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Database Controls


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Database Controls

  1. 1. Database Controls Chapter 14
  2. 2. Introduction <ul><li>The database subsystem is responsible for defining, creating, modifying, deleting, and reading data in an information system </li></ul><ul><li>It maintains declarative data, relating to the specific aspects of real- world objects and their associations. </li></ul><ul><li>The major components in the database subsystem are the database management system used to manage the data, the application programs that perform operations on data, the central processor and primary storage in which operations are performed and the storage media that maintains the permanent or semi-permanent copy of the database </li></ul>
  3. 3. Introduction <ul><li>Declarative data </li></ul><ul><li>Procedural data </li></ul><ul><li>Knowledge base </li></ul><ul><li>Object oriented </li></ul><ul><li>Data warehouses </li></ul><ul><li>Data marts </li></ul><ul><li>Data mining </li></ul>
  4. 4. Topics to Consider <ul><li>Access Controls </li></ul><ul><li>Integrity Controls </li></ul><ul><li>Application Software Controls </li></ul><ul><li>Concurrency Controls </li></ul><ul><li>Cryptographic Controls </li></ul><ul><li>File Handling Controls </li></ul><ul><li>Audit Trail Controls </li></ul><ul><li>Existence Controls </li></ul>
  5. 5. Access Control Policy <ul><li>Used to prevent unauthorized access to and use of data </li></ul><ul><li>Discretionary – users can specify who can access the data they own and what action privileges they have </li></ul><ul><li>Mandatory – system administrator assigns security aspects to data that cannot be changed by database users </li></ul>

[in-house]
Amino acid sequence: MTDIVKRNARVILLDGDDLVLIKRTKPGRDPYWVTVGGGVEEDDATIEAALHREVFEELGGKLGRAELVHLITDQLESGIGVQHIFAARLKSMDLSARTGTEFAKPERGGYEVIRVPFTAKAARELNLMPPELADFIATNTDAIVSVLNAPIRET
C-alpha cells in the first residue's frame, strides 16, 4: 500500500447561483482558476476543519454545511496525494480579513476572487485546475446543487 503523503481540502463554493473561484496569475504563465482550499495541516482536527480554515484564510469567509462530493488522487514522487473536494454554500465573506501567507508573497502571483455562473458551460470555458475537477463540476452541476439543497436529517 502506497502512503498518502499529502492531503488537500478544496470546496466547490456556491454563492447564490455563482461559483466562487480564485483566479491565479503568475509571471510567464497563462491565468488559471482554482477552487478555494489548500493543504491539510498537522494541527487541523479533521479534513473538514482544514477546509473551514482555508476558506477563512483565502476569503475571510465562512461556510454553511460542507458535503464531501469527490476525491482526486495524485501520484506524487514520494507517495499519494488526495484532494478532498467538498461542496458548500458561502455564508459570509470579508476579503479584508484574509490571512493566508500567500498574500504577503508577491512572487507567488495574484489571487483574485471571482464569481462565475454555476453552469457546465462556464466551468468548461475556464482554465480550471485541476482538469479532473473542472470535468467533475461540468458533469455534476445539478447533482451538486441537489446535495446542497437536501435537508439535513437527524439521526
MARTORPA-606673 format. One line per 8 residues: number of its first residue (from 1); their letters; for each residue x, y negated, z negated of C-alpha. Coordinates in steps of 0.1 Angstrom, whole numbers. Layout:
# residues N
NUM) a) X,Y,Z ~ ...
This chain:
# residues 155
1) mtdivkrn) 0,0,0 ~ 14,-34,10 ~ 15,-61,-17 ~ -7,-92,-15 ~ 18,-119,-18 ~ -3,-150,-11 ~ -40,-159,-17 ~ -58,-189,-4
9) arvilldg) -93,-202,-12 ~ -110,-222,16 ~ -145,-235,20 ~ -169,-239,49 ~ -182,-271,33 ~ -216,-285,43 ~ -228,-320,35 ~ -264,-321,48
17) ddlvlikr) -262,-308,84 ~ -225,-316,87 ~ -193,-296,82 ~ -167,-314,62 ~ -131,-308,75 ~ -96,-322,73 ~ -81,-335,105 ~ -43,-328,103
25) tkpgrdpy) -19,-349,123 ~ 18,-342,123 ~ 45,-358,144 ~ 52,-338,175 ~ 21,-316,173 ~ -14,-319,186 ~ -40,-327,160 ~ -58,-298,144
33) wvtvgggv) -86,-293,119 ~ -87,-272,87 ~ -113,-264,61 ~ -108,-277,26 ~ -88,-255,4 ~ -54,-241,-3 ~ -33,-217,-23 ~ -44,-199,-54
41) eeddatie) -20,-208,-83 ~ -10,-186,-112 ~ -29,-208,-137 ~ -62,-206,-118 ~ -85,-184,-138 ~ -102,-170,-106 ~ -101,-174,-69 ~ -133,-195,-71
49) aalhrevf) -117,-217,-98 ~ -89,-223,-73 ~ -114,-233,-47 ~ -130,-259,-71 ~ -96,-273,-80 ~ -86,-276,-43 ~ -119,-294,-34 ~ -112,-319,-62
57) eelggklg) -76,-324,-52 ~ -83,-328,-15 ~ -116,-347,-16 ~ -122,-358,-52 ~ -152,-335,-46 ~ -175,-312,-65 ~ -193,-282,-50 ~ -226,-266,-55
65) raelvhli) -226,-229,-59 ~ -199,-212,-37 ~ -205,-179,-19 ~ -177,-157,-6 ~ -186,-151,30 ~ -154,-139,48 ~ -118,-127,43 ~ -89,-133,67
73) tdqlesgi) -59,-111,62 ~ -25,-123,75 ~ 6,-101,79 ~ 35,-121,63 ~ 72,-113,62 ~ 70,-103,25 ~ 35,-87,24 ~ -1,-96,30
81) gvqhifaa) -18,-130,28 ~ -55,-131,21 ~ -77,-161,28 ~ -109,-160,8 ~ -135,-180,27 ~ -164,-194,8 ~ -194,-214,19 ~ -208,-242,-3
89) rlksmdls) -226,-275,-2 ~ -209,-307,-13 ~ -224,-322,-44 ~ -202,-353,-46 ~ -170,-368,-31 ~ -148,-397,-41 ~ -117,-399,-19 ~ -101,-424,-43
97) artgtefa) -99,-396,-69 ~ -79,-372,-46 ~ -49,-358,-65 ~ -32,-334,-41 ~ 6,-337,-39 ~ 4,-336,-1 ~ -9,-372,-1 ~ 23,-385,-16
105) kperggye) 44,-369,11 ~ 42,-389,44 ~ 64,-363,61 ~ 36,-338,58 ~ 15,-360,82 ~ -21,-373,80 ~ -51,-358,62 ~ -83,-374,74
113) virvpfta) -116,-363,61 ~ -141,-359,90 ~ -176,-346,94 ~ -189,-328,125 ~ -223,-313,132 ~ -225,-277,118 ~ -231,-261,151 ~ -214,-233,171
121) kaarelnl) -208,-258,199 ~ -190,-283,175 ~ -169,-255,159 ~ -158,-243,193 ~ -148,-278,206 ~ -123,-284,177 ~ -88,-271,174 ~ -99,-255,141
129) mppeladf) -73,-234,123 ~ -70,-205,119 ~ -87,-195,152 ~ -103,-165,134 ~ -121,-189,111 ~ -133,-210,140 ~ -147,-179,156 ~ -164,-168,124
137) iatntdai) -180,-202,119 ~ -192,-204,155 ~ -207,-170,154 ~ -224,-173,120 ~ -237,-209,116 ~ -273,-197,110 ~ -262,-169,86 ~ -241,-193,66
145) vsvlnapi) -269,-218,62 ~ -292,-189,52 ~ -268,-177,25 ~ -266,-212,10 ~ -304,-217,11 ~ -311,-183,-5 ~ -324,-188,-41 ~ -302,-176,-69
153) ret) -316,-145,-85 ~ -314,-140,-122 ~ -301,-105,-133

6. 6. Discretionary Access Controls <ul><li>Permit or deny access to: </li></ul><ul><li>Name dependent restrictions </li></ul><ul><li>Content dependent restrictions </li></ul><ul><li>Context dependent restrictions </li></ul><ul><li>History dependent restrictions </li></ul>
  7. 7. Mandatory Access Controls <ul><li>Classification level </li></ul><ul><ul><li>Assigned to specific data attributes or relations in a record or </li></ul></ul><ul><ul><li>to records or relations as a whole </li></ul></ul><ul><li>Clearance level assigned to users </li></ul><ul><li>Security system compares 2 >= 1 OK </li></ul>
  8. 8. Some Implementation Issues <ul><li>Single or multiple components </li></ul><ul><li>Efficiency and effectiveness versus size of the kernel </li></ul><ul><li>Security exercised in the operating system and the database </li></ul><ul><li>Distributed databases </li></ul><ul><ul><li>Database replication </li></ul></ul><ul><ul><li>Database partition </li></ul></ul>